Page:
In one attack, it began because I did not get a reply from a friend who I had texted. It was stupid. We would text constantly at times and then not text for days or even weeks. Our lives would get busy, and the conversation would pause to be picked back up at a later time. That was normal.
I texted, she did not get a reply, and then the sledgehammer hit. The spiral downward from having a good day to being on the floor in tears happened within seconds.
How absurd is that? Because I did not get a reply from someone that I knew would reply when she had time became this awesome and terrifying event. The depression slammed into me and I wanted to kill myself to end the pain.
It passed. I went through it for a couple weeks until I finally talked to my therapist about it. It was a depressive attack, she explained.
“It happens at night at about the same time,” she asked.
“The clozapam you take at night for anxiety? You are taking one and a half pills? Take the half at dinner time and then the one at night before bed like regular.”
At that was that.
So, between the increased frequency of the sessions with my therapist, and on the advice from my friend the psychiatrist, I stepped away from the project. It was too close, to present, and they were afraid the experience of writing would pull me under.
Now, it is time to stop procrastinating. It has been a while. I need to get back to that book.
In the podcast, it is time to wade into the surf. Start swimming out so I can dive deep.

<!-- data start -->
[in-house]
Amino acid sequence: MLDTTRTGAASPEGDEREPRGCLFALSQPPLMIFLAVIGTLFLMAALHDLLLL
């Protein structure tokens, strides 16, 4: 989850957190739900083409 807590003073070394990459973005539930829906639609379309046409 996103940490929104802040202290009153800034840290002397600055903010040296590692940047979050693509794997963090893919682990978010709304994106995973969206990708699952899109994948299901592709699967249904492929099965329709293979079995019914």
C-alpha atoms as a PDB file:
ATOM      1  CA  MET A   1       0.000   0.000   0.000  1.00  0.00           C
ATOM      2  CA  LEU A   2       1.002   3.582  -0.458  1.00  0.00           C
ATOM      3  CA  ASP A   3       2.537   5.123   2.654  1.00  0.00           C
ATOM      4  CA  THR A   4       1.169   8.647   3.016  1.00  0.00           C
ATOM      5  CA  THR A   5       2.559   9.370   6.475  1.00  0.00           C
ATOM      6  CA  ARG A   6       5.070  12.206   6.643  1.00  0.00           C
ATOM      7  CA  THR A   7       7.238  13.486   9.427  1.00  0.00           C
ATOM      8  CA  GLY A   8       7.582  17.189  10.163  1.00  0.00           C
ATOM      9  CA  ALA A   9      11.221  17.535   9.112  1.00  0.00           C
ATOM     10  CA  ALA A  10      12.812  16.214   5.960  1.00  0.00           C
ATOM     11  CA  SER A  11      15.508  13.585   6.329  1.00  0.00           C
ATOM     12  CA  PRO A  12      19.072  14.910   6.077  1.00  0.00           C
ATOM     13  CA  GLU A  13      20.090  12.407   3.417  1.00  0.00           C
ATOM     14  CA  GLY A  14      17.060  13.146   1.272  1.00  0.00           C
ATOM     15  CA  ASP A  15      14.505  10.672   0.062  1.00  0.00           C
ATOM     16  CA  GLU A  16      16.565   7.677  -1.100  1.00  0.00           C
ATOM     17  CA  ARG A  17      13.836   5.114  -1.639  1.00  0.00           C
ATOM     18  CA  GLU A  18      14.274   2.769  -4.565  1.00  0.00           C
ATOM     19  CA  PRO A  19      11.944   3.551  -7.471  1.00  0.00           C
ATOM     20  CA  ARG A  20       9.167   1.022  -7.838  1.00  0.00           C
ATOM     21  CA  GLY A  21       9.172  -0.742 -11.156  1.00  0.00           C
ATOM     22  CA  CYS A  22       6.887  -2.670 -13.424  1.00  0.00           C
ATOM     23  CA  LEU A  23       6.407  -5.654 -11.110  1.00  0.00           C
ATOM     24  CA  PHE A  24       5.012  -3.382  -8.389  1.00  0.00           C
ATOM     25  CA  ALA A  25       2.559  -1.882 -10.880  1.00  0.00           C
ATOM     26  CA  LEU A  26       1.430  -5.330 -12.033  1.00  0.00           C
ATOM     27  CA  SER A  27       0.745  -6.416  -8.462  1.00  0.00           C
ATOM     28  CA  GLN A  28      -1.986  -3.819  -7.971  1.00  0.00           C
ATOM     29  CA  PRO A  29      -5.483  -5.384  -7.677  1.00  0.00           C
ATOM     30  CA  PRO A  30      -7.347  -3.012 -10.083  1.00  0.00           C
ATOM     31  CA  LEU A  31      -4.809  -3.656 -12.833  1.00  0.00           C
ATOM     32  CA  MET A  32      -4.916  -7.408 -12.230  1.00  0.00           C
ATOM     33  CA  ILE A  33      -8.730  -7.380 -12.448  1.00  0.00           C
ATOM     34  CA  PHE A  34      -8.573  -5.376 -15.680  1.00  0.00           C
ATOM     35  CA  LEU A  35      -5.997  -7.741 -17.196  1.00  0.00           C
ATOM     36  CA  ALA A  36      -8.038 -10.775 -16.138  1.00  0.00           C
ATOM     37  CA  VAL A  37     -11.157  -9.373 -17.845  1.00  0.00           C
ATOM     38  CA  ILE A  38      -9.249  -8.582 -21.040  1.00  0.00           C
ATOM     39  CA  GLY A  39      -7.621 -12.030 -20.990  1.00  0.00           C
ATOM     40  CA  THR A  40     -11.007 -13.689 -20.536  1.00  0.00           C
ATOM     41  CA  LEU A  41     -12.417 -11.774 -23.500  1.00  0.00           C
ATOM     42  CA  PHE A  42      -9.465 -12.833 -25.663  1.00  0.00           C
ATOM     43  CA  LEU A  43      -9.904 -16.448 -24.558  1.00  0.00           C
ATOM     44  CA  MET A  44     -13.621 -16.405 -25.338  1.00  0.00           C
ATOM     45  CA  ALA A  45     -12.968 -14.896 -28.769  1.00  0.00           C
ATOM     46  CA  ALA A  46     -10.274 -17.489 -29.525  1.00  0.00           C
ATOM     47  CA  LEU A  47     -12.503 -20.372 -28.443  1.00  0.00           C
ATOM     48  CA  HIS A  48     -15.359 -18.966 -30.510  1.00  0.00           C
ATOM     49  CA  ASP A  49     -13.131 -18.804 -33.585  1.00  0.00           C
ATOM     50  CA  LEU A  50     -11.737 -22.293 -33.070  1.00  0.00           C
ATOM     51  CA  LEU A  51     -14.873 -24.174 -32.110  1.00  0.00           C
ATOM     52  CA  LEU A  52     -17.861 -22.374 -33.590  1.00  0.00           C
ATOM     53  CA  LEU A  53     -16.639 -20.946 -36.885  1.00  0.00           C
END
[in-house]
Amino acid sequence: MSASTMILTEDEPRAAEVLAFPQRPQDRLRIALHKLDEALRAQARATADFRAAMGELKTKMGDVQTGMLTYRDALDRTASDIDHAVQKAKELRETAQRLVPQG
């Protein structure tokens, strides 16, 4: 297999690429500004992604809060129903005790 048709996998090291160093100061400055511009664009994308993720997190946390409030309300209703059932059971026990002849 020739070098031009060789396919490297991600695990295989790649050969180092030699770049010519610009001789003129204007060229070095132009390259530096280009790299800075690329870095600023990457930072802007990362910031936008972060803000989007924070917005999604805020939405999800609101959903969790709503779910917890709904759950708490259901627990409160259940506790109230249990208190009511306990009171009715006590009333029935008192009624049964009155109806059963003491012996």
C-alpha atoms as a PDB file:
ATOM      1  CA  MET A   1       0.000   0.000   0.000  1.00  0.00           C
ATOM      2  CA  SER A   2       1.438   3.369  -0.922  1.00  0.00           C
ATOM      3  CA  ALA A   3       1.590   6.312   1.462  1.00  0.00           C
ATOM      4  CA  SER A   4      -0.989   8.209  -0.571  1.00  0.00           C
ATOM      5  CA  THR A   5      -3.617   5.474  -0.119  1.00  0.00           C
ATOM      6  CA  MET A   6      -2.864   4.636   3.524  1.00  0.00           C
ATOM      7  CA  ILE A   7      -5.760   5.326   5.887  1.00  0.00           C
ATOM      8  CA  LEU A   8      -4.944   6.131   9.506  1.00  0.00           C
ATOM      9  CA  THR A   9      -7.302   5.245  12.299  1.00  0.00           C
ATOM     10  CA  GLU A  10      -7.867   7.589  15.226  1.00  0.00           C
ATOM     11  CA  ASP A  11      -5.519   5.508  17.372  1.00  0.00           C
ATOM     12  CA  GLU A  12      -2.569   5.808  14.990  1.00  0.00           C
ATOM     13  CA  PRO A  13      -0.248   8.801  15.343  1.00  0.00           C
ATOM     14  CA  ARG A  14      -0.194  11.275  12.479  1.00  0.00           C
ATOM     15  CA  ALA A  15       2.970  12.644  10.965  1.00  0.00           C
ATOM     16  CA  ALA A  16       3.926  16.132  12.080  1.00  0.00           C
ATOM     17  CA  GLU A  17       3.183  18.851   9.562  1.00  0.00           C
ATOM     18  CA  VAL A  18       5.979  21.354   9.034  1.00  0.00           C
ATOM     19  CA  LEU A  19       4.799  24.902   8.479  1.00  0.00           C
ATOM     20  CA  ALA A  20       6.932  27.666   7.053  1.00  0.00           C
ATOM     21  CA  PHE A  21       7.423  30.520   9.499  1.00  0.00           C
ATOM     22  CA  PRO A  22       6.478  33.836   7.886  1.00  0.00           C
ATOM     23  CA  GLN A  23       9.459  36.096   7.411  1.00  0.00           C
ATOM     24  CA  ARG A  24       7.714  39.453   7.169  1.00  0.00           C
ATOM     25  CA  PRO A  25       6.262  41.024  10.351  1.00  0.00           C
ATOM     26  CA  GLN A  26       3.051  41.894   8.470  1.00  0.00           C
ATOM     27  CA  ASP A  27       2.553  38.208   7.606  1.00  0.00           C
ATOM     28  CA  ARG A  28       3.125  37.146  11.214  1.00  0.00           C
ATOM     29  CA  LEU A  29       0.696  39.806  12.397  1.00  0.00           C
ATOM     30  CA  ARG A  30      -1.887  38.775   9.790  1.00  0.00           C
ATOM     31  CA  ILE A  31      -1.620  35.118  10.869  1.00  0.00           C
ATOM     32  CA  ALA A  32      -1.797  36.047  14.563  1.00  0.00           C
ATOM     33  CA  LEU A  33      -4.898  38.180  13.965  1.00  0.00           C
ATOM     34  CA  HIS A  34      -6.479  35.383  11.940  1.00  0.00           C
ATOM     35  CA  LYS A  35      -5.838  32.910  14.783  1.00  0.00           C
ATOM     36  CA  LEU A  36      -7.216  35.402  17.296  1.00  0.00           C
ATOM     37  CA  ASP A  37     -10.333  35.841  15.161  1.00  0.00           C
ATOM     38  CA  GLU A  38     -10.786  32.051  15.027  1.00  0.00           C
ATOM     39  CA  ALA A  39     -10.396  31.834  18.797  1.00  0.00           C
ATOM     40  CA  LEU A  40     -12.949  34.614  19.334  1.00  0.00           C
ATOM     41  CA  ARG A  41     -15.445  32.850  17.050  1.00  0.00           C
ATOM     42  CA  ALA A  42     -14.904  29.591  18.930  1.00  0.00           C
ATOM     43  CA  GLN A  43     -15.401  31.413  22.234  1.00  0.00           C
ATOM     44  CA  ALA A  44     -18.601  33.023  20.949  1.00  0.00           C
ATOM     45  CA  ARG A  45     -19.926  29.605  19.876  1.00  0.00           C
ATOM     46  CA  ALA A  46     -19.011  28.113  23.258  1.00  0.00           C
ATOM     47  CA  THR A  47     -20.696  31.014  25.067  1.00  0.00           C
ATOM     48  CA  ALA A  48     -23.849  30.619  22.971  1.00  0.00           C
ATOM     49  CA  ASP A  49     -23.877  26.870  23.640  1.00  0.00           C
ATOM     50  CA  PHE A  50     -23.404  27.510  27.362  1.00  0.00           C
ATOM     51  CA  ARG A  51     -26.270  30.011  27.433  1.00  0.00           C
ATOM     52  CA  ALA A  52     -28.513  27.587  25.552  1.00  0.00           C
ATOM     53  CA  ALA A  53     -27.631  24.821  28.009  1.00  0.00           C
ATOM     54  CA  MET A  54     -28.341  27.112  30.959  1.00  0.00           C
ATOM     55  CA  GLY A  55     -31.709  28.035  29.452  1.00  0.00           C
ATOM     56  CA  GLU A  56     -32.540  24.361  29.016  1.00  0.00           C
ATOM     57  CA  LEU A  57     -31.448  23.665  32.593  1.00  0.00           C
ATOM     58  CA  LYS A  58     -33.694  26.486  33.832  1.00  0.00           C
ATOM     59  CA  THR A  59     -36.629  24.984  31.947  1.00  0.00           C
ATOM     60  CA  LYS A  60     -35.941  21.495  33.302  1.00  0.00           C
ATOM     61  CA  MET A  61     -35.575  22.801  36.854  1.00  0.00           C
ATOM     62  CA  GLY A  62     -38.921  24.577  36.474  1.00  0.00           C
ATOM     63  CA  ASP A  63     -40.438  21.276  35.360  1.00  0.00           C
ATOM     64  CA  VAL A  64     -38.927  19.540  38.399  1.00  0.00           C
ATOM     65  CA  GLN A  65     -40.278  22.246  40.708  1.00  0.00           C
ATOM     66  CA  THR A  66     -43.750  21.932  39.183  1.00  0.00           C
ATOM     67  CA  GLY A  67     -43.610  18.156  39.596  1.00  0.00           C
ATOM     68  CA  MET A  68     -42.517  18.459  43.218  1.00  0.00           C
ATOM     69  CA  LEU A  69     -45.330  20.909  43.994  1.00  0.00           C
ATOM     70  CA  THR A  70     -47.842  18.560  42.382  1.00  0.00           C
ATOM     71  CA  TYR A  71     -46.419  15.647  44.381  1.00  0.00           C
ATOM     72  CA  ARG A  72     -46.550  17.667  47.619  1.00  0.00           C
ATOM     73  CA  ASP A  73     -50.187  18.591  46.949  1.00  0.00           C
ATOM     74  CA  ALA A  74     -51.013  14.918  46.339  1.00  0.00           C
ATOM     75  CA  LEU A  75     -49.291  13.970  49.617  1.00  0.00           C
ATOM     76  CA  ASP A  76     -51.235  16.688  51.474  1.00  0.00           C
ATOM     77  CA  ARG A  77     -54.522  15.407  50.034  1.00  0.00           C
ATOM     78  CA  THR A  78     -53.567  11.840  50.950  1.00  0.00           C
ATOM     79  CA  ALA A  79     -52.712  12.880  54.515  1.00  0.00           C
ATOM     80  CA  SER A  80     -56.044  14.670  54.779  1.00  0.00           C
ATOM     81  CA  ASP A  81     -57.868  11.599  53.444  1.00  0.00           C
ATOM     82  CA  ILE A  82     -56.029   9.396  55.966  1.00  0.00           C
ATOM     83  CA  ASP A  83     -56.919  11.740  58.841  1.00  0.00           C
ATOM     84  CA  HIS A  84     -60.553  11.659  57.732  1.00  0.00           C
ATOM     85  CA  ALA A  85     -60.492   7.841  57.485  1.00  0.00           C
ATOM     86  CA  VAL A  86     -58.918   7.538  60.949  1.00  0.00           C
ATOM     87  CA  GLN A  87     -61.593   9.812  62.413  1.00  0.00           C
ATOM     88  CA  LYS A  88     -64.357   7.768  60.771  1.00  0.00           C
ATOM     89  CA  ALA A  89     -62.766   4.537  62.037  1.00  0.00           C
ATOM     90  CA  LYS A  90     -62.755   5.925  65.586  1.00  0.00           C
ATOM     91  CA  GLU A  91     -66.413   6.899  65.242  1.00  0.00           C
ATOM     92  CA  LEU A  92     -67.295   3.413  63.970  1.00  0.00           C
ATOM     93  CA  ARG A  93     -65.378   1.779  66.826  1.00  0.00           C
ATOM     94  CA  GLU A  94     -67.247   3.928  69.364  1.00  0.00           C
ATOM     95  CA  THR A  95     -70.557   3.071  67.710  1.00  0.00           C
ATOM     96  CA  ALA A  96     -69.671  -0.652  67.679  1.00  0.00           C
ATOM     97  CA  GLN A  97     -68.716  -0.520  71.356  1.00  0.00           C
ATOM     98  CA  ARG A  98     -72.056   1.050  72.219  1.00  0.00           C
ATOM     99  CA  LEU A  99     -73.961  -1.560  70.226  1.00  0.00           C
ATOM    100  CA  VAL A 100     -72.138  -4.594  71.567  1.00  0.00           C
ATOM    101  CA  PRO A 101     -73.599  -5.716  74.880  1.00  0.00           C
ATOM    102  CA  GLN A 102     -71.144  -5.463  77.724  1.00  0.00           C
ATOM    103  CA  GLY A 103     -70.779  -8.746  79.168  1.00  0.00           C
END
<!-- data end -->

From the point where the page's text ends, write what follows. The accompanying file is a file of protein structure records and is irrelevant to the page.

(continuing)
I had a funny conversation with another friend a few years back. For some reason, she always imagined me as the archetype tortured writer, typing away in the middle of the night, dredging the depths of my soul.
Nope, I told her, that’s not me. Midnight was my time to fly and revel in the writing. I’d sip coffee, sometimes play music, and have fun.
With the book, it is different. The working title is, “Broken Thing: An Odyssey into Depression.”
How do you remember things? For me, when I choose, it is like diving into a pool. I submerge in the memory and relive it, all the senses reactivating: sounds, smells, feelings, sights, and tastes.
It is what I need to do to write the book to try and explain depression.
I recently read an article on LinkedIn. “Five Tips to Cope with Double Discrimination” by Ashley Nester, MSW. The poster wrote: “I have learned that I am not responsible for another’s misunderstanding of my experience. But I can use my perspective to help and educate others.”
I added a reply:
“I love this, but I’d add something else: be understanding of their misunderstanding.
One of the things I’ve learned is I need to be an educator, especially to the people who love and care about me.
I think it is human nature for us to try to identify with another person by basing it upon what we know. It’s hard for people to grasp that my clinical depression is so much beyond what they understand as depression. It is hard for them to grasp such a distortion of reality.”
People suffering from depression get frustrated and hurt by the reaction of their loved ones, like me with my brother. The loved ones get hurt because they cannot help, or do not even know. I have been on both sides.